Published in The Express Tribune, October 4th, 2010.

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Reader Comments (11)

  • Hasan
    Oct 4, 2010 - 12:17AM
  • parvez
    Oct 4, 2010 - 1:58AM

    Nice simple article. I suppose you are right, there are good and bad people every where. The bad may be few in number but certainly more visible. Your highlighting of the good guy is commendable.Recommend

  • Ali
    Oct 4, 2010 - 11:45AM

    Hasan people like you are always there for negatives why you have to point that news here, everyone is responsible for his/her own deeds. let them do what they do and correct yourself accordingly and hope and pray they will correct themselvesRecommend

  • The Truth is only the Truth
    Oct 4, 2010 - 12:40PM

    Ali – why do you wish to not hear things that are true? Have you nothing to say about the UK estate agant owner, presumably a well off middle class man, and his unfair treatment of this woman?Recommend

  • M.S.Shaikh
    Oct 4, 2010 - 9:15PM

    Untold deeds, thanks for sharing them.Recommend

  • Dr. Ajaz Sami
    Oct 8, 2010 - 4:19AM

    “I have known Dr. Viquar Qureshi ( Born Volunteer) for over 20 years, he has done wonderful job as a volunteer in many countries, even during his medical student days, he has a few stories to tell you about Beirut, Lebanon and meeting with some personalities of the time.
    I would really like to recommend him for a humanitarian award, but I don’t know where to start.”
    Dr.Ajaz SamiRecommend

  • Mujeeb Uddin Shad
    Oct 9, 2010 - 6:44AM

    I know Viquar Qureshi since 1976 and don’t find him enigmatic in any way. We are graduates from a medical school if Karachi. Dr. Ajaz Sami is right that Dr. Qureshi has been involved in humanitarian activities since he was a medical student. As a valuable friend and school mate I am very proud of his efforts, not just in Pakistan but internationally. Although I admire all his efforts, I am especially impressed by his work in providing artificial limbs within a day for the earthquake victims in Pakistan. In addition, his recent efforts for water purification have impacted on the lives of thousands as well.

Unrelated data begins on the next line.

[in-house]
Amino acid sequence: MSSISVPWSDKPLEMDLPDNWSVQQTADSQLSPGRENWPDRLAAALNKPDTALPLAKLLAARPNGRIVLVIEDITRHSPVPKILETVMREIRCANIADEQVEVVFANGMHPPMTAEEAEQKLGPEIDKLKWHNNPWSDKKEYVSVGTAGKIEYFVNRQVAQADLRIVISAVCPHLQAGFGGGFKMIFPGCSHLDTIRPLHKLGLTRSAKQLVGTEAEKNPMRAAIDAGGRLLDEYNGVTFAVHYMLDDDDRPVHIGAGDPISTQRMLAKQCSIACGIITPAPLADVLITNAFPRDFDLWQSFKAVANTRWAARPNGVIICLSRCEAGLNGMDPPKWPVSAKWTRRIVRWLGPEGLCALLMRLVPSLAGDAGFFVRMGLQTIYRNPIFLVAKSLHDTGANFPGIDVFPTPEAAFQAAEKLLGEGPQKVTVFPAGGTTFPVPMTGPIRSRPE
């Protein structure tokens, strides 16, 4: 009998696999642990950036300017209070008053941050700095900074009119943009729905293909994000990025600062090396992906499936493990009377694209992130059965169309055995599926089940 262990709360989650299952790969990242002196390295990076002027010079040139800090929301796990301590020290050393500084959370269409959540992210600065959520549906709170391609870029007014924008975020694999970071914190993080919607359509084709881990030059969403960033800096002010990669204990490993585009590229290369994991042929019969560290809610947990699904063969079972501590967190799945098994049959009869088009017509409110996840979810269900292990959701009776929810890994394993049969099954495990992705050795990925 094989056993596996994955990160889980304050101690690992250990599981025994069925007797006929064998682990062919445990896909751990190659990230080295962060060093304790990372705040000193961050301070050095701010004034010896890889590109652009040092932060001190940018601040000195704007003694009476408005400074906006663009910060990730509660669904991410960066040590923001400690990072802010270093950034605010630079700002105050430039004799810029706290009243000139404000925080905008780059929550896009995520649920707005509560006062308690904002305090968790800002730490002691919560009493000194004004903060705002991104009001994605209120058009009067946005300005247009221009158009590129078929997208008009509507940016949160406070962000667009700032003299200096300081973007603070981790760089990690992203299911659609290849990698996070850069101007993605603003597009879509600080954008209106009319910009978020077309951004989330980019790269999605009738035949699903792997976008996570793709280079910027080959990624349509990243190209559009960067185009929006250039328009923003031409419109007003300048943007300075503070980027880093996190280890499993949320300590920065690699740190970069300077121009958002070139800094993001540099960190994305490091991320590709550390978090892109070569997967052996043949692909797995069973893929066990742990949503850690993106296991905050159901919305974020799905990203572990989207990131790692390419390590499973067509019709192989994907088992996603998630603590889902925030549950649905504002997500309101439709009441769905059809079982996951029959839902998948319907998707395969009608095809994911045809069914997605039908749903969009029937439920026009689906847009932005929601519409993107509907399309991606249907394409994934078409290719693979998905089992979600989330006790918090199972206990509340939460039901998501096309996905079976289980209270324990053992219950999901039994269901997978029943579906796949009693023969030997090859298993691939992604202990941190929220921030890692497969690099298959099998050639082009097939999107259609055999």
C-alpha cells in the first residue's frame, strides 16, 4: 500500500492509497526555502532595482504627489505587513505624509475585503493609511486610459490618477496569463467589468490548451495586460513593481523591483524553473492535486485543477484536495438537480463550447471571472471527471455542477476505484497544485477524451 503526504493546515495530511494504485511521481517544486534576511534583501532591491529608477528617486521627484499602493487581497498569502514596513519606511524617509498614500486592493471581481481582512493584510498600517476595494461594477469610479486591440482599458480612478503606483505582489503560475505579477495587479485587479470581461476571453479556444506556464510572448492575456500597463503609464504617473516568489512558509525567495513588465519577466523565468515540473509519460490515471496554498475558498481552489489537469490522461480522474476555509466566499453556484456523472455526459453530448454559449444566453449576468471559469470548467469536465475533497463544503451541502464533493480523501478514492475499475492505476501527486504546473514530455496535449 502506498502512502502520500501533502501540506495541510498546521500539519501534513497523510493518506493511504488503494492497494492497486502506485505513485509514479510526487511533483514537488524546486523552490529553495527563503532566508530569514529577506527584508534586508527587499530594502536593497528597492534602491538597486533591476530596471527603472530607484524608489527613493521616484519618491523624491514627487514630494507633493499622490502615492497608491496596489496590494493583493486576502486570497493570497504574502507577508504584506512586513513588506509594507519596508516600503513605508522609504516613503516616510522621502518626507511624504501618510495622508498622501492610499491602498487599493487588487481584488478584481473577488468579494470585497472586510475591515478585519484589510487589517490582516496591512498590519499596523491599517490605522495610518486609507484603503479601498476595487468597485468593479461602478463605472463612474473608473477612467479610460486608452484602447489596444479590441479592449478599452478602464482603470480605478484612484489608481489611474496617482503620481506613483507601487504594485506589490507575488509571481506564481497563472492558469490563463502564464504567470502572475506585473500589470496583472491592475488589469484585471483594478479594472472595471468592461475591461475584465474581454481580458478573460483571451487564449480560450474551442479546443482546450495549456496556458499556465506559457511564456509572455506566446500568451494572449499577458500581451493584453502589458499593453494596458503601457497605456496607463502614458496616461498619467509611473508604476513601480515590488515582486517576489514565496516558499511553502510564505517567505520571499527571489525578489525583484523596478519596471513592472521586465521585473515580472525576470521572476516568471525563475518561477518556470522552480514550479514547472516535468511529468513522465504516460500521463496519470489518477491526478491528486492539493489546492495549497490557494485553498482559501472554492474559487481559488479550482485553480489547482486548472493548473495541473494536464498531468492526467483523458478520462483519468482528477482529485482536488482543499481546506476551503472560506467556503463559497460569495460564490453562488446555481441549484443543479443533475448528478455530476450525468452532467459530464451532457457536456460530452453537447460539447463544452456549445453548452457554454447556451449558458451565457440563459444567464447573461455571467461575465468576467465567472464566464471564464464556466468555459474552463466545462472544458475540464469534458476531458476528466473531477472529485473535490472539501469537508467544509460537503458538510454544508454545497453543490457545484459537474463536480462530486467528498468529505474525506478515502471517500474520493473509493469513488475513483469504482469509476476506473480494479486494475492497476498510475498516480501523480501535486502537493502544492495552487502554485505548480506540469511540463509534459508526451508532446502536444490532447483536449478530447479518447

I will enthusiastically support his nomination for a humanitarian award for his long time and selfless efforts. Recommend

  • Oct 9, 2010 - 11:42AM

    I happened to meet Dr.Viquar Qureshi & his family by chance only recently in N.Y.
    Yes, it is a common belief in Pakistan that all the migrated Pakistanis are only engrossed in making money in the greener pastures to which they have long gone BUT Dr. Qureshi has proved all of them wrong.
    The selfless assiduous work of this family (wife Ambreena & daughter Maria too ) deserves laurels at least at the national level and can serve as a model even at the international level .
    By providing the most economical and comfortably workable artificial limbs and clean drinking water to the have nots of the society he has proved nothing is impossible if one only has the determination .
    He has gifted smiles to so many . This itself is a rare and higly commendable trait these days .He will be rewarded by Allah but it is high time the Earthlings of this pure country too wake up and notice .
    Bravo Dr. Qureshi.
    Aziza HyatRecommend

  • dr.imtiaz ather siddiqui
    Oct 11, 2010 - 1:42AM

    dr.vaqar qureshi is an exceptional production by sindh medical college.Recommend

  • Adil Ahmad
    Oct 17, 2010 - 4:49PM

    Great work Champ! A Hero in the family is not always a blessing! Makes the rest of us feel like people of little or no consequence, which is probably true! Keep it up. No award can benchmark your accomplishments, and I don’t really think you’re looking for an award either. Your award(s) await you in the Hereafter. Salute!Recommend

  • S Jawed
    Oct 18, 2010 - 9:22PM

    Well done Viquar. You make us feel proud. Thanks Ms Ayesha Khan for highlighting the contribution of overseas Pakistanis. Recommend